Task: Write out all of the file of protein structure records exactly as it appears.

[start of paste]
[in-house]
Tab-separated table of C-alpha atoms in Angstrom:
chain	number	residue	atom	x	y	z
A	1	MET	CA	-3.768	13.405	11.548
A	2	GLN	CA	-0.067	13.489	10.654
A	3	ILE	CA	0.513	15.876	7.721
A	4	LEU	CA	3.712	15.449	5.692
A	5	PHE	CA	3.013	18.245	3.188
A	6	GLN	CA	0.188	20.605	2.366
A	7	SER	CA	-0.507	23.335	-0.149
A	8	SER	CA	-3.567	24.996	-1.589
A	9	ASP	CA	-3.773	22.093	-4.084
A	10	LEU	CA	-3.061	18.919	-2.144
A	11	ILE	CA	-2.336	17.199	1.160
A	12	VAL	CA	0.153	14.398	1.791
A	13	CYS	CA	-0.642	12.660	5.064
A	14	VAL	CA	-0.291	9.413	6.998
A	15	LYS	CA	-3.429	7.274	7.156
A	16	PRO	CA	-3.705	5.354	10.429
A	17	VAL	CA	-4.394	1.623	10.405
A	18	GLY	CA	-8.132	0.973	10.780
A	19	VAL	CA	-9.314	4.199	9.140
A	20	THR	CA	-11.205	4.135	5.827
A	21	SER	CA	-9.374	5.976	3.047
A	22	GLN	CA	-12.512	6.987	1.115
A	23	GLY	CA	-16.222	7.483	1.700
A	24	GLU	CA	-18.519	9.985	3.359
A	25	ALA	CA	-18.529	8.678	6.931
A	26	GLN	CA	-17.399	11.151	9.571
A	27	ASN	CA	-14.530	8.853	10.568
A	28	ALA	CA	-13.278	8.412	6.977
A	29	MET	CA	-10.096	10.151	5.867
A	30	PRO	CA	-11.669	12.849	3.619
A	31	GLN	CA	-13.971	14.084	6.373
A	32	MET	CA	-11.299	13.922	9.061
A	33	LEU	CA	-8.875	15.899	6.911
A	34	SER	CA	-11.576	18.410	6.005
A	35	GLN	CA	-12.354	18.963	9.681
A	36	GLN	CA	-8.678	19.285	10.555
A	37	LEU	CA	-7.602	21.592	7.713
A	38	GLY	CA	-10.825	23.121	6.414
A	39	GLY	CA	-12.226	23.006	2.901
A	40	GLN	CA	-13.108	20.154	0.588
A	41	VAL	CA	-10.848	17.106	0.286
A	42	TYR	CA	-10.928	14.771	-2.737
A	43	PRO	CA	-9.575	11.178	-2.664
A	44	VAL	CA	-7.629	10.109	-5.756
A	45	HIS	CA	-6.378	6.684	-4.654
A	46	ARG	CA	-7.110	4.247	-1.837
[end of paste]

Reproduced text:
[in-house]
Tab-separated table of C-alpha atoms in Angstrom:
chain	number	residue	atom	x	y	z
A	1	MET	CA	-3.768	13.405	11.548
A	2	GLN	CA	-0.067	13.489	10.654
A	3	ILE	CA	0.513	15.876	7.721
A	4	LEU	CA	3.712	15.449	5.692
A	5	PHE	CA	3.013	18.245	3.188
A	6	GLN	CA	0.188	20.605	2.366
A	7	SER	CA	-0.507	23.335	-0.149
A	8	SER	CA	-3.567	24.996	-1.589
A	9	ASP	CA	-3.773	22.093	-4.084
A	10	LEU	CA	-3.061	18.919	-2.144
A	11	ILE	CA	-2.336	17.199	1.160
A	12	VAL	CA	0.153	14.398	1.791
A	13	CYS	CA	-0.642	12.660	5.064
A	14	VAL	CA	-0.291	9.413	6.998
A	15	LYS	CA	-3.429	7.274	7.156
A	16	PRO	CA	-3.705	5.354	10.429
A	17	VAL	CA	-4.394	1.623	10.405
A	18	GLY	CA	-8.132	0.973	10.780
A	19	VAL	CA	-9.314	4.199	9.140
A	20	THR	CA	-11.205	4.135	5.827
A	21	SER	CA	-9.374	5.976	3.047
A	22	GLN	CA	-12.512	6.987	1.115
A	23	GLY	CA	-16.222	7.483	1.700
A	24	GLU	CA	-18.519	9.985	3.359
A	25	ALA	CA	-18.529	8.678	6.931
A	26	GLN	CA	-17.399	11.151	9.571
A	27	ASN	CA	-14.530	8.853	10.568
A	28	ALA	CA	-13.278	8.412	6.977
A	29	MET	CA	-10.096	10.151	5.867
A	30	PRO	CA	-11.669	12.849	3.619
A	31	GLN	CA	-13.971	14.084	6.373
A	32	MET	CA	-11.299	13.922	9.061
A	33	LEU	CA	-8.875	15.899	6.911
A	34	SER	CA	-11.576	18.410	6.005
A	35	GLN	CA	-12.354	18.963	9.681
A	36	GLN	CA	-8.678	19.285	10.555
A	37	LEU	CA	-7.602	21.592	7.713
A	38	GLY	CA	-10.825	23.121	6.414
A	39	GLY	CA	-12.226	23.006	2.901
A	40	GLN	CA	-13.108	20.154	0.588
A	41	VAL	CA	-10.848	17.106	0.286
A	42	TYR	CA	-10.928	14.771	-2.737
A	43	PRO	CA	-9.575	11.178	-2.664
A	44	VAL	CA	-7.629	10.109	-5.756
A	45	HIS	CA	-6.378	6.684	-4.654
A	46	ARG	CA	-7.110	4.247	-1.837